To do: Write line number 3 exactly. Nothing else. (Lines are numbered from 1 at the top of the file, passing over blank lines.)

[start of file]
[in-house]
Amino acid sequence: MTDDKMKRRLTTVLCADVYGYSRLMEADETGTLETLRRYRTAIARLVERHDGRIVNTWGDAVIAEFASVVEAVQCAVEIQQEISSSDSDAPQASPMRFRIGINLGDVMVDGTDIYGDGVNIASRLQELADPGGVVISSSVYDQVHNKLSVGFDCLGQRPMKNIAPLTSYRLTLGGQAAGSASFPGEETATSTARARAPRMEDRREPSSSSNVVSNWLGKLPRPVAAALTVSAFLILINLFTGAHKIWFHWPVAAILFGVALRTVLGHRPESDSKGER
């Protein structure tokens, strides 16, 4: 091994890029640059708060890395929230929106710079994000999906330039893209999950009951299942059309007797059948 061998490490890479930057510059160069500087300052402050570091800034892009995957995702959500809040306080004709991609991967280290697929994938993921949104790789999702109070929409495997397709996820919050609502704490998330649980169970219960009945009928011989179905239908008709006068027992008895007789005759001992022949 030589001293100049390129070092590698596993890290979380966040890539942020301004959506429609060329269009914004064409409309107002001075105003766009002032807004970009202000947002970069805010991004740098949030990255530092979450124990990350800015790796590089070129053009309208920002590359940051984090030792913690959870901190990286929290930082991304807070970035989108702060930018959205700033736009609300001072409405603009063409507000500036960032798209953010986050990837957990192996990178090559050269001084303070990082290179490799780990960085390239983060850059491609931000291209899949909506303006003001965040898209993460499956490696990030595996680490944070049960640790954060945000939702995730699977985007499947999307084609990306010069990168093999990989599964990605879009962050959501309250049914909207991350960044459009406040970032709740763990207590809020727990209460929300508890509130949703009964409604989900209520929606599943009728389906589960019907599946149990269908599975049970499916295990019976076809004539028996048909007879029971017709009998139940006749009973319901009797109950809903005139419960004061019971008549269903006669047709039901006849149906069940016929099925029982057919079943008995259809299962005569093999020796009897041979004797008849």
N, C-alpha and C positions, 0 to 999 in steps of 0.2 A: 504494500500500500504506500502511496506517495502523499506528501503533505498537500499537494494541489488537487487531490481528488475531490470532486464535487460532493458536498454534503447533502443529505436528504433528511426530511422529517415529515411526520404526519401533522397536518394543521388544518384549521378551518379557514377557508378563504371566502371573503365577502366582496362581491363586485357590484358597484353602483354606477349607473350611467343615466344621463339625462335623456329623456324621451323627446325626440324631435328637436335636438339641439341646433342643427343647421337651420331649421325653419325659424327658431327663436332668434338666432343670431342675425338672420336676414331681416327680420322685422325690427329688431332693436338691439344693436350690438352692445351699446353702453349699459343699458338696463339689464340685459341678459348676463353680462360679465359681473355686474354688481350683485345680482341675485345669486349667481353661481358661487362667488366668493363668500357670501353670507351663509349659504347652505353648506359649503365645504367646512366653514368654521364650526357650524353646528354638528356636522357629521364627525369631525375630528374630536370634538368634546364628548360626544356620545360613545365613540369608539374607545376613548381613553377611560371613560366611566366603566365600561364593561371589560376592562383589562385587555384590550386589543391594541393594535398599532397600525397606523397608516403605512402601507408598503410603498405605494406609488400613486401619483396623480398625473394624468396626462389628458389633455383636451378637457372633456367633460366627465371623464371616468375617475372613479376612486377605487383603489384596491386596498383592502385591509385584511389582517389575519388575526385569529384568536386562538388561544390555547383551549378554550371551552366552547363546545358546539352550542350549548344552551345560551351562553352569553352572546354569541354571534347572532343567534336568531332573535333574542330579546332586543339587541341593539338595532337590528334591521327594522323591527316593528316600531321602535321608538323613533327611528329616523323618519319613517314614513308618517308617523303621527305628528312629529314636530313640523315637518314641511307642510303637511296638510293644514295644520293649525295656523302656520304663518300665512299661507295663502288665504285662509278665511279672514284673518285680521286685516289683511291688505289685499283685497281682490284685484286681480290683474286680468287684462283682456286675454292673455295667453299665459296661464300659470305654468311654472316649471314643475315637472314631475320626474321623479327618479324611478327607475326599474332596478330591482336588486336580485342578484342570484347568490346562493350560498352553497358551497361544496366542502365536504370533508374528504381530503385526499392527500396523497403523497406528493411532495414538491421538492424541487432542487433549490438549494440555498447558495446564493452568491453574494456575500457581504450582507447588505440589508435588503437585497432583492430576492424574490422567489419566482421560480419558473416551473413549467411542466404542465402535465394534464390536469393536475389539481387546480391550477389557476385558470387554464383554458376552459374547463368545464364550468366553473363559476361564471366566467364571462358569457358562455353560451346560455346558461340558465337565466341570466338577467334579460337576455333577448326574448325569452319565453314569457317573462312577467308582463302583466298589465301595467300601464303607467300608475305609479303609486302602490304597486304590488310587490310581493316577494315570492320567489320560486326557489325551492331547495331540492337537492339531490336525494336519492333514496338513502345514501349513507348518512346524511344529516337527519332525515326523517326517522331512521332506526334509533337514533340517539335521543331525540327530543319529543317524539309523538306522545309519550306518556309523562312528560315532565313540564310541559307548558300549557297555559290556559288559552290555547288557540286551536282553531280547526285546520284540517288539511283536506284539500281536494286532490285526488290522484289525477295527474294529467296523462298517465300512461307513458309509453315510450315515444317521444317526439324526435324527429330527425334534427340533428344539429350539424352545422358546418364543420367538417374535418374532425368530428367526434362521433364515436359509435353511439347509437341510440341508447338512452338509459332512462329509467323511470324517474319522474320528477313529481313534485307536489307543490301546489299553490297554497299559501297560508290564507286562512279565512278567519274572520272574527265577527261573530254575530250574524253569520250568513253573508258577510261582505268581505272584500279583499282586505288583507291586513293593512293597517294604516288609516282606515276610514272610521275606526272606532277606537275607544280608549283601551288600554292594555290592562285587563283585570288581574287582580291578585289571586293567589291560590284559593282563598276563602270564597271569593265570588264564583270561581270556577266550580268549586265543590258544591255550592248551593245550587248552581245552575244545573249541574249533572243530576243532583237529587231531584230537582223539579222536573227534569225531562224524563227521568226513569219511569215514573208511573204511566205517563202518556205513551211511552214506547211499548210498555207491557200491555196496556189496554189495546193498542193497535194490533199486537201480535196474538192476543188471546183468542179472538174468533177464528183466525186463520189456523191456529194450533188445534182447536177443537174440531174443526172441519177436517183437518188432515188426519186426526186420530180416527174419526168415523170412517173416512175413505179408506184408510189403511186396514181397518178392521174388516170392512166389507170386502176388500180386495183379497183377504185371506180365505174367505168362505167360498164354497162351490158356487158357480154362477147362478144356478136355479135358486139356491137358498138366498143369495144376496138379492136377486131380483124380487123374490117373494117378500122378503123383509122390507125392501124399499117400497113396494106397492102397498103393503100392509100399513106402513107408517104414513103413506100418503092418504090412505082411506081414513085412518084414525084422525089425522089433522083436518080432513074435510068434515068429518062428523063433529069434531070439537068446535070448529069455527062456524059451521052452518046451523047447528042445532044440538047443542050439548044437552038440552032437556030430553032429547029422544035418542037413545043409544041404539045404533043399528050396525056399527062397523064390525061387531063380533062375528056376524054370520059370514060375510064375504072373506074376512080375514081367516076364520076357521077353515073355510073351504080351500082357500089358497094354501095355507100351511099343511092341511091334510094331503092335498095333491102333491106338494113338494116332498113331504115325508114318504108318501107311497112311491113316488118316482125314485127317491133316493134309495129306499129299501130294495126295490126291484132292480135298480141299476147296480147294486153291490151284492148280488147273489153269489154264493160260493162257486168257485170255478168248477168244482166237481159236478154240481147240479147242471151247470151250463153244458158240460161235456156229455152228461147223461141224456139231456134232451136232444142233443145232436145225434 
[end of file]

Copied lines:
């Protein structure tokens, strides 16, 4: 091994890029640059708060890395929230929106710079994000999906330039893209999950009951299942059309007797059948 061998490490890479930057510059160069500087300052402050570091800034892009995957995702959500809040306080004709991609991967280290697929994938993921949104790789999702109070929409495997397709996820919050609502704490998330649980169970219960009945009928011989179905239908008709006068027992008895007789005759001992022949 030589001293100049390129070092590698596993890290979380966040890539942020301004959506429609060329269009914004064409409309107002001075105003766009002032807004970009202000947002970069805010991004740098949030990255530092979450124990990350800015790796590089070129053009309208920002590359940051984090030792913690959870901190990286929290930082991304807070970035989108702060930018959205700033736009609300001072409405603009063409507000500036960032798209953010986050990837957990192996990178090559050269001084303070990082290179490799780990960085390239983060850059491609931000291209899949909506303006003001965040898209993460499956490696990030595996680490944070049960640790954060945000939702995730699977985007499947999307084609990306010069990168093999990989599964990605879009962050959501309250049914909207991350960044459009406040970032709740763990207590809020727990209460929300508890509130949703009964409604989900209520929606599943009728389906589960019907599946149990269908599975049970499916295990019976076809004539028996048909007879029971017709009998139940006749009973319901009797109950809903005139419960004061019971008549269903006669047709039901006849149906069940016929099925029982057919079943008995259809299962005569093999020796009897041979004797008849």